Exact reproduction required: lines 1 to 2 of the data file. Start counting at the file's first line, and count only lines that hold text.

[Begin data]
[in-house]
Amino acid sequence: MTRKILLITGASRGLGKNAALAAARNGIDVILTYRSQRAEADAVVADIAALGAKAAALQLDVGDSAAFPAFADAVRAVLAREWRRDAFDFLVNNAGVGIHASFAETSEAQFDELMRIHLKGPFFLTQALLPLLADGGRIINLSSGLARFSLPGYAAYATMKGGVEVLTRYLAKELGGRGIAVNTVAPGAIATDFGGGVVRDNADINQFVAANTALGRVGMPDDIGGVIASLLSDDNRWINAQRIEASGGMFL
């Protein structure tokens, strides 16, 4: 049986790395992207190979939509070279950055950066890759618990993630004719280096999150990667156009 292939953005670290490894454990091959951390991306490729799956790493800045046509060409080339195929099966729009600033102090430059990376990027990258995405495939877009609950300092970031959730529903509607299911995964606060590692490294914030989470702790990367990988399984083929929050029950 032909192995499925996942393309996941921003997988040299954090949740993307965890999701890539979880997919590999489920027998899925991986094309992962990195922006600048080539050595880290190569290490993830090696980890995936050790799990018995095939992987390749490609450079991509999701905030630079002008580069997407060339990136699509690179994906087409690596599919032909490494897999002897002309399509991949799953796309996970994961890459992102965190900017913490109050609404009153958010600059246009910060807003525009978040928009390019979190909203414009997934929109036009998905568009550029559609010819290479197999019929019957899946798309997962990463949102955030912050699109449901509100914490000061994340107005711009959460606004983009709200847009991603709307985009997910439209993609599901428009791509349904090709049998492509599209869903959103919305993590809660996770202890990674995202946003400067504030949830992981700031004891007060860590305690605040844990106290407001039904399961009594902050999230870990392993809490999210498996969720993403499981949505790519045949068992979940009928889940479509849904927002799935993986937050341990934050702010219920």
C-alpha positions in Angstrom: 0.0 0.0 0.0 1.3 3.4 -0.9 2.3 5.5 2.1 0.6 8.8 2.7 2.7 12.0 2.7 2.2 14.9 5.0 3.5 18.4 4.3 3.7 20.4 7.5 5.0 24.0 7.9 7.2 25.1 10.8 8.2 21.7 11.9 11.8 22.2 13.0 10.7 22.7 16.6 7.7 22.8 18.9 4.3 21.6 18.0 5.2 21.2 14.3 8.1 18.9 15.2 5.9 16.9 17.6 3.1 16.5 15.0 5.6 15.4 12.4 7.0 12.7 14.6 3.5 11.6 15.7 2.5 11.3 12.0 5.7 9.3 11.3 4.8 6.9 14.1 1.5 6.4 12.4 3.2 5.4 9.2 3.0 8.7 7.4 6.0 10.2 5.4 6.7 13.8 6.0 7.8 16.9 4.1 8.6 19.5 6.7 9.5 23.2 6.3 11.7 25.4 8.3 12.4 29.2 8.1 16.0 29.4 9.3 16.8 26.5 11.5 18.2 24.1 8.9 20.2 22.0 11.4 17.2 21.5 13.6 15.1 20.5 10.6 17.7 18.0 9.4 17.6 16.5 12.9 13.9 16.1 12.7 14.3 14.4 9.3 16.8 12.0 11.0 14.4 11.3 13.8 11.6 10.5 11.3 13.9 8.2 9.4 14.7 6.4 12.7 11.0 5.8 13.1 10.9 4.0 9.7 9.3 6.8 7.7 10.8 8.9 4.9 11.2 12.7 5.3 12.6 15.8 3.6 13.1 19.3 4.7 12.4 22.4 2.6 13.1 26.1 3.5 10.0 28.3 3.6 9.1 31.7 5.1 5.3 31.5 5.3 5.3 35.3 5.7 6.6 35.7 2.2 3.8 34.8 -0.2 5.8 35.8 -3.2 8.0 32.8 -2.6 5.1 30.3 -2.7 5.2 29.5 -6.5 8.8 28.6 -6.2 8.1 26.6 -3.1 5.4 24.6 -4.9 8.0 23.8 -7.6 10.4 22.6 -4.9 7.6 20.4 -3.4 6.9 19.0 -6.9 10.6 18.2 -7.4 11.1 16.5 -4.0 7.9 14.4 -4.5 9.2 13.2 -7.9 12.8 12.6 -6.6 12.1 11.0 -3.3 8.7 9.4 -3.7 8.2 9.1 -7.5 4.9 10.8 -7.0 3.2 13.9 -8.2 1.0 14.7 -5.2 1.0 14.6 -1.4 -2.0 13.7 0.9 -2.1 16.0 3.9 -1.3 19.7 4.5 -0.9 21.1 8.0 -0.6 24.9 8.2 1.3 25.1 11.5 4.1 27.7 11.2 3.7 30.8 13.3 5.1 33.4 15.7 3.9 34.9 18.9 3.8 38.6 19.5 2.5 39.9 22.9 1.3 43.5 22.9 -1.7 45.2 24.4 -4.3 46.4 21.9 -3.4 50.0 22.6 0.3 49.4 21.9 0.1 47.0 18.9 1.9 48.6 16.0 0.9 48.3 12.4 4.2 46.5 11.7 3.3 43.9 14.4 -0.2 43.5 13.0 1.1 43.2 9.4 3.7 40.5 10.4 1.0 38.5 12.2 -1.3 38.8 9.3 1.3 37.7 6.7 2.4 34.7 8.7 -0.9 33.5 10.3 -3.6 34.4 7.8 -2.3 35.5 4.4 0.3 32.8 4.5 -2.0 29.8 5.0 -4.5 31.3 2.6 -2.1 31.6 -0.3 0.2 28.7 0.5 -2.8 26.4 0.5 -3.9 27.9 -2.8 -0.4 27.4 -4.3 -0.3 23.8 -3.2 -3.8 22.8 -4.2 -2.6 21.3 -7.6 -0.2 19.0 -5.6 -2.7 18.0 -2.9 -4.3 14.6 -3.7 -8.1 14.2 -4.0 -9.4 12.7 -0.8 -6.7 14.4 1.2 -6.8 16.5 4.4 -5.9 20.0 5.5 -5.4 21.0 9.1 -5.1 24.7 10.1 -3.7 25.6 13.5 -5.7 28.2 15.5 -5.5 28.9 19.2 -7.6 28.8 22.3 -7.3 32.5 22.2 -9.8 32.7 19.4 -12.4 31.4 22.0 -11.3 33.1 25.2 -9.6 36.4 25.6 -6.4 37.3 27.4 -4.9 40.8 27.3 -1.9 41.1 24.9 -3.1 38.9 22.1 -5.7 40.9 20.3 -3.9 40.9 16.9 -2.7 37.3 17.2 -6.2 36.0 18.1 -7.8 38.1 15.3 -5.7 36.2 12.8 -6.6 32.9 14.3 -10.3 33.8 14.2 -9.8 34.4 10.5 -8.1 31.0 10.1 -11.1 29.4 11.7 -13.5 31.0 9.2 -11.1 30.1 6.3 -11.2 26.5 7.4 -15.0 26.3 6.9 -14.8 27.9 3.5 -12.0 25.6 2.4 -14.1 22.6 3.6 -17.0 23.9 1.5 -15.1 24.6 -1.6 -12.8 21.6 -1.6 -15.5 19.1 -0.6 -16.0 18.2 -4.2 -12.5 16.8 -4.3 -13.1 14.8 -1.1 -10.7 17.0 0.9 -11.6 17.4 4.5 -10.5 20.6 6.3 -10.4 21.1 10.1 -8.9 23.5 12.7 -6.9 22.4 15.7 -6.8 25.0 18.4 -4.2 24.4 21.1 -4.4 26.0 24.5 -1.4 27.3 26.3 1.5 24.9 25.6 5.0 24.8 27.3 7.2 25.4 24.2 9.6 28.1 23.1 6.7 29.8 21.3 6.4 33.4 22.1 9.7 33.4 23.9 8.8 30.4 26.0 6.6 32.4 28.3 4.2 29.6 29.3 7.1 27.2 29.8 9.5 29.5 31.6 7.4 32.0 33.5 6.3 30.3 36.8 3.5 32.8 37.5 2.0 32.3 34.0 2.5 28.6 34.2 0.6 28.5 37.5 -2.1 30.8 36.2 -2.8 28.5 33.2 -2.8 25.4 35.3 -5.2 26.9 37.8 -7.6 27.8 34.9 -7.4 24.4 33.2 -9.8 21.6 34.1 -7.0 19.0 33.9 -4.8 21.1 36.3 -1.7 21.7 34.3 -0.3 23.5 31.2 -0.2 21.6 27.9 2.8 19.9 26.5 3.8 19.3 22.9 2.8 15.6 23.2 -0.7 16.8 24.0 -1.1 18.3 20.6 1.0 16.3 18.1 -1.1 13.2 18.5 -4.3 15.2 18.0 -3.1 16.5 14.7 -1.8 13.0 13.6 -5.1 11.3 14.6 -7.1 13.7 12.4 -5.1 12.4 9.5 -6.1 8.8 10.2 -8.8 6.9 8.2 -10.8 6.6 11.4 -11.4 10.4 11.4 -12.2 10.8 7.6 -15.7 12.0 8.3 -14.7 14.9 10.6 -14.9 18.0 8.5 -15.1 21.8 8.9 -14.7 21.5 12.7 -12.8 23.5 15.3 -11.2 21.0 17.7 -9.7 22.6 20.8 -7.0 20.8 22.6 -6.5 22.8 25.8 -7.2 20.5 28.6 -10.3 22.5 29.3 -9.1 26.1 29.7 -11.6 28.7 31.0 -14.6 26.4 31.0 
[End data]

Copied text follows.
[in-house]
Amino acid sequence: MTRKILLITGASRGLGKNAALAAARNGIDVILTYRSQRAEADAVVADIAALGAKAAALQLDVGDSAAFPAFADAVRAVLAREWRRDAFDFLVNNAGVGIHASFAETSEAQFDELMRIHLKGPFFLTQALLPLLADGGRIINLSSGLARFSLPGYAAYATMKGGVEVLTRYLAKELGGRGIAVNTVAPGAIATDFGGGVVRDNADINQFVAANTALGRVGMPDDIGGVIASLLSDDNRWINAQRIEASGGMFL